Are you lost or on a picnic????

Wednesday, December 01, 2010

136. "The Tyranny of Structure-lessness"

Since I am on a roll with the whole structure and organization piece, are several excerpts from a  chapter in controversial book, but insightful nonetheless about group dynamics and structure. The book Radical Feminism was written to bolster and guide the feminist movement. This particular social movement had some pretty strong reactions to hierarchy, authority and power. There are some pretty obvious parallels with some of the folks who gravitate towards a more organic, simple church environment. Jo Freeman, in her chapter "The Tyranny of Structurelessness" (download PDF copy here), while speaking specifically to the feminist movement, has some insightful things to say to those who are over reacting to organization and structure and go to an extreme of saying they do not want any organization or structure at all.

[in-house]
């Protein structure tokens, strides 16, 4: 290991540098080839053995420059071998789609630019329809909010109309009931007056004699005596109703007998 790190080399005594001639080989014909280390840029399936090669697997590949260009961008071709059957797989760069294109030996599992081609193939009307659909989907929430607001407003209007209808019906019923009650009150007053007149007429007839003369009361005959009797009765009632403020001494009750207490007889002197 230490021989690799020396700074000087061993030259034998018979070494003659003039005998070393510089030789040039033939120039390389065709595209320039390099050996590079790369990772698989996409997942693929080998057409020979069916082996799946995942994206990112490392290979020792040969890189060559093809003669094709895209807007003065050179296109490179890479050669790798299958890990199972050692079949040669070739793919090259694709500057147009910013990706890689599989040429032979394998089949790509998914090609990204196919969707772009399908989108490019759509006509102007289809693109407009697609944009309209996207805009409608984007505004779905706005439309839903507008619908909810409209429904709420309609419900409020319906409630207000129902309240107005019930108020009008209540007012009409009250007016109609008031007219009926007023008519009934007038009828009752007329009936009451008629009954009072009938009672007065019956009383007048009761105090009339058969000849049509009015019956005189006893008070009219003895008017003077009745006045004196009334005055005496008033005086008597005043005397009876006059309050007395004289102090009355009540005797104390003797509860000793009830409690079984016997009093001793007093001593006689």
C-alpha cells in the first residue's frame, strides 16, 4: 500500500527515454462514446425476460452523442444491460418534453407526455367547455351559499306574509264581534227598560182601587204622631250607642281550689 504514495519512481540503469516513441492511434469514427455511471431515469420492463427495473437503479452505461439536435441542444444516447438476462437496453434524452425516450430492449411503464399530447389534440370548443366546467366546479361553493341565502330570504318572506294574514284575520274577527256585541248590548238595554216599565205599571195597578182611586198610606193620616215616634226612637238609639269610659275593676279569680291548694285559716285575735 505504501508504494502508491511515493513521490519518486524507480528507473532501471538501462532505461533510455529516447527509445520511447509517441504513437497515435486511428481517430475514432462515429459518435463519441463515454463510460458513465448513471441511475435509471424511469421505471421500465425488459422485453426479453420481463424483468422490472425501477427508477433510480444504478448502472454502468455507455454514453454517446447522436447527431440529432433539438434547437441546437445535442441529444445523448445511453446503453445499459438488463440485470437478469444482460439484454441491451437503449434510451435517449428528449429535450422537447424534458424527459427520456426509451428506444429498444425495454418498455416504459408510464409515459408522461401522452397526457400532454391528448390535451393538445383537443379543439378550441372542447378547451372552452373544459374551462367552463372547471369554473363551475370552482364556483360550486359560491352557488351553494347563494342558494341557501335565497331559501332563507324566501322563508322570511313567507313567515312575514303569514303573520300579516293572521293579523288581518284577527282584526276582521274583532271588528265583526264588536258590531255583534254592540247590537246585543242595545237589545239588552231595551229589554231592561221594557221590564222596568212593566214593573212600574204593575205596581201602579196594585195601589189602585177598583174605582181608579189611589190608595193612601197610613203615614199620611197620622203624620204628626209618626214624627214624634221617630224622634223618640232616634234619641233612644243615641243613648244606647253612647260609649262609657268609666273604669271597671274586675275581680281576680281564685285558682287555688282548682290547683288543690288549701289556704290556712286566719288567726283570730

"If the movement is to move beyond these elementary stages [of structurelessness] it will have to disabuse itself of some of its prejudices about organization and structure." p. 286

"...the idea of structurelessness does not prevent the formation of informal structures, only formal ones...Thus 'structurelessness' becomes a way of masking power...As long as the structure of the group is informal, the rules of how decisions are made are known only to a few and awareness of power is curtailed to those who know the rules. Those who do not know the rules and are not chosen for initiation must remain in confusion." p. 286-287

"If the movement continues to deliberately not select who shall exercise power, it does not thereby abolish power. All it does is abdicate the right to demand that those who do exercise power and influence be responsible for it. If the movement continues to keep power as diffuse as possible because it knows it can not demand responsibility from those who have it, it does prevent any group or person from totally dominating. But it simultaneously insures that the movement is as ineffective as possible." p. 297